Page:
Then, reared up, into a face on fire:

‘How can I fight you, Cripple? Flames in my throat,

My waters griddled by hot lacquer! Quit — and I’ll quit.[7]

Alex Trocchi, the “world’s second most famous junkie”

But a comparison with more orthodox ‘translations’ shows how much is left out. Logue really just freewheels, filling in the details in inspired ways, while omitting everything in Homer that might tell us what is going on. He carves the lyric out of the narrative.

Among the non-Homeric shorter poems, through which the hardy reader must navigate knot after irresolvable knot, he several times attempts an explicit narrative ─ ‘The Girls’, ‘Urbanal’ ─ but loses himself in recondite vocabulary,[8] syntactic ingenuities,

Is Thaïs still? Is Nell? And can

Stern Héloïse aurene, [9]

Whose so-by-love-enchanted man

Sooner would risk castration than

Abandon her, be seen?[10]

or:

A curse upon the law. Where did I kiss

My right to cut that scumbag down goodbye?[11]

and just plain obscurity:

This triple step’s best foot still must. Amen.[12]

Christopher Logue, 2002

or:

and then she hears his vicar’s sandal creak

and as she runs towards her friend

and as her friend’s well-bitten fingertips

dandle her frightened scents from bank to peak

triangles blind his lens

and laughter stripes his mind.

And as her friend unties

and as she hops the peak

and as they glide away, away, she stoops.

‘Goodbye to him.’[13]

or:

I talk too much; and when I talk

gesticulate too much; and slender booms

endlessly tending cinderbeds along the city’s cut

affect me deeply.[14]

But modern poetry should be difficult, shouldn’t it?

Christopher Logue

Nevertheless, an occasional classical neatness springs up, ever fresh, in anapaests and iambs, when you are least expecting it:

And we are on the point of leaving, when,

just for an instant something emerald flares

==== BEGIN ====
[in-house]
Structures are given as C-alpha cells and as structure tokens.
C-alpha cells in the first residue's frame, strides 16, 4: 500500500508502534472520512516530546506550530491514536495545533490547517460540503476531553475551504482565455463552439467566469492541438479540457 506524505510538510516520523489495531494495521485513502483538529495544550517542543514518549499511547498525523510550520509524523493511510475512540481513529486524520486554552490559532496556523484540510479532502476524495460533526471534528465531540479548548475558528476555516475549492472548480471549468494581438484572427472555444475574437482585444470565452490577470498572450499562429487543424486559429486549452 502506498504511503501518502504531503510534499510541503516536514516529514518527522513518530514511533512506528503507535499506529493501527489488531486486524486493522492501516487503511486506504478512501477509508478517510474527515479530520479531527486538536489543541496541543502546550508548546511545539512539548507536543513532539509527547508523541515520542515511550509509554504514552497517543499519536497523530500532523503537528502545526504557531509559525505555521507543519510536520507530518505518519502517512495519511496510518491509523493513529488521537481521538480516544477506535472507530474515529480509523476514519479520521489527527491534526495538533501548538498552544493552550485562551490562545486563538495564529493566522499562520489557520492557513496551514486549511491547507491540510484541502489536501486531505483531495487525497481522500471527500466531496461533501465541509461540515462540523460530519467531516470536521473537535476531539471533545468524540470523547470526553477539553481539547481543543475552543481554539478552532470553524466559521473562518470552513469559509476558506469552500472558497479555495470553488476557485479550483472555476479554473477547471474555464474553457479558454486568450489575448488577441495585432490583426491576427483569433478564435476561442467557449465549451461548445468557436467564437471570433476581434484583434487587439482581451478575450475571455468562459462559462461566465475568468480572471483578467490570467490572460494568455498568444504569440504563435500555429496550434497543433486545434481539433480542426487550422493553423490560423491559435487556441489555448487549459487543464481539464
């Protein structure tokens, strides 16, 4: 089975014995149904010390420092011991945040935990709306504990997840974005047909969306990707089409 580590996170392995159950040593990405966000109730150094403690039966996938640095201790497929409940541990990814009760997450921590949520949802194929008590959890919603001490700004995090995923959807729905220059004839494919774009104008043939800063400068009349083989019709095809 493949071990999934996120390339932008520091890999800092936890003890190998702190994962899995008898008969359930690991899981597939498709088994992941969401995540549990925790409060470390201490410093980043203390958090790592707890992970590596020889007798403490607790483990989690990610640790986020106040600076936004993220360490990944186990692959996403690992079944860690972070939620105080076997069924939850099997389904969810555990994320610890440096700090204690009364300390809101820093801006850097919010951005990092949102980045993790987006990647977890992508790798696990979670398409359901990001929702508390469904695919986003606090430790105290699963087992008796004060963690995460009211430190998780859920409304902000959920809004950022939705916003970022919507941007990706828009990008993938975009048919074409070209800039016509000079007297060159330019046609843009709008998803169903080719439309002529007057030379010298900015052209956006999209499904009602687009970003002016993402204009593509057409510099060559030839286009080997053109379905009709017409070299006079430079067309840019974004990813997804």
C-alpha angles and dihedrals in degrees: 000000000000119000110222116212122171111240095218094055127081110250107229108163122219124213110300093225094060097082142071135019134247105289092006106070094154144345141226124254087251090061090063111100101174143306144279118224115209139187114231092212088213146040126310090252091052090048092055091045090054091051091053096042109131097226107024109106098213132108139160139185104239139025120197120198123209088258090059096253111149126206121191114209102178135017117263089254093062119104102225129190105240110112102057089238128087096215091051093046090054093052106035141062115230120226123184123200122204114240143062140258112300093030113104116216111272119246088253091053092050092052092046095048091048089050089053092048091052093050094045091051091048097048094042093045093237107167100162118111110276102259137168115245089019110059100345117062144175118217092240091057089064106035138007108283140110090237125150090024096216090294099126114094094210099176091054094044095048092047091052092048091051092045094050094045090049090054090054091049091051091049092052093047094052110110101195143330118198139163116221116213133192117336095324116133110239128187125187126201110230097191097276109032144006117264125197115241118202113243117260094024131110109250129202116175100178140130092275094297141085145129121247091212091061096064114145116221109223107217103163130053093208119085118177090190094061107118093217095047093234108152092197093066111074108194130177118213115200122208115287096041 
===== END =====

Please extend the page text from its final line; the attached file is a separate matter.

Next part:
among the crosslights rising off the sea

and exits through the seamless curvature

of water mixed with sky and quiet stars.[15]

Or:

No clamour of a common weal or woe

summons the lesser clamour of my tongue

to give its resolution clarity.[16]

To an astonishing extent in one so ‘revolutionary,’ many of the poems are literary, in the sense that they arise from starting points in old books. However, no amount of footnoting will render interesting a poem that has already left you cold.


[1] Christopher Logue, Selected Poems, ed. Christopher Reid. London: Faber and Faber, 1996. Page references are to this edition unless otherwise noted.

[2] ‘ Cats are full of death’ p. 51.

[3] p. 53.

[4] ‘O come all ye faithful’, p. 133; a poem worthy of its resonance with Creeley’s ‘Love comes quietly,’ written about the same time.

[5] Ken Smith, closing lines of ‘Departure’s Speech’, final poem of Terra. Newcastle-upon-Tyne: Bloodaxe Books, 1986, p. 89.

[6] A word of Persian origin, meaning sedge.

[7] p. 141; from Book 21 of the Iliad,

[8] See galingale, above; I have also looked up hyoid (a U-shaped bone at the root of the human tongue), mucid (mouldy, musty) and snood (hairnet).

[9] Logue’s own note to this word is: “‘Aurene’ = shining gold; scans as in ‘serene’.“

[10] The awkwardness of this must, albeit reluctantly, reduce one’s enthusiasm for the spanking modern version, ‘Gone Ladies’, p. 81, of Villon’s ‘Where are the snows of yesteryear?’ Ballade.

[11] ‘Urbanal’, p. 131.

[12] ‘The Song of Autobiography,’ p. 9.

[13] ‘The Girls’, p. 120.

[14] ‘Fragment’, p. 89. What is the city’s cut? And how, along it, can booms tend cinderbeds?

[15] This mellifluous passage, in an iambic pentameter measure which has usurped, at the last minute, the steadfast narrative pulse of anapaests, ends (p. 127) the extended but very strange narrative poem, ‘The Girls.’

[16] ‘Fragment’, p. 90, a poem whose unevenness we have already noticed and in which these pentameters, knocked out as meanly as any by Robert Lowell, sit like duck’s eggs in a basket of stones.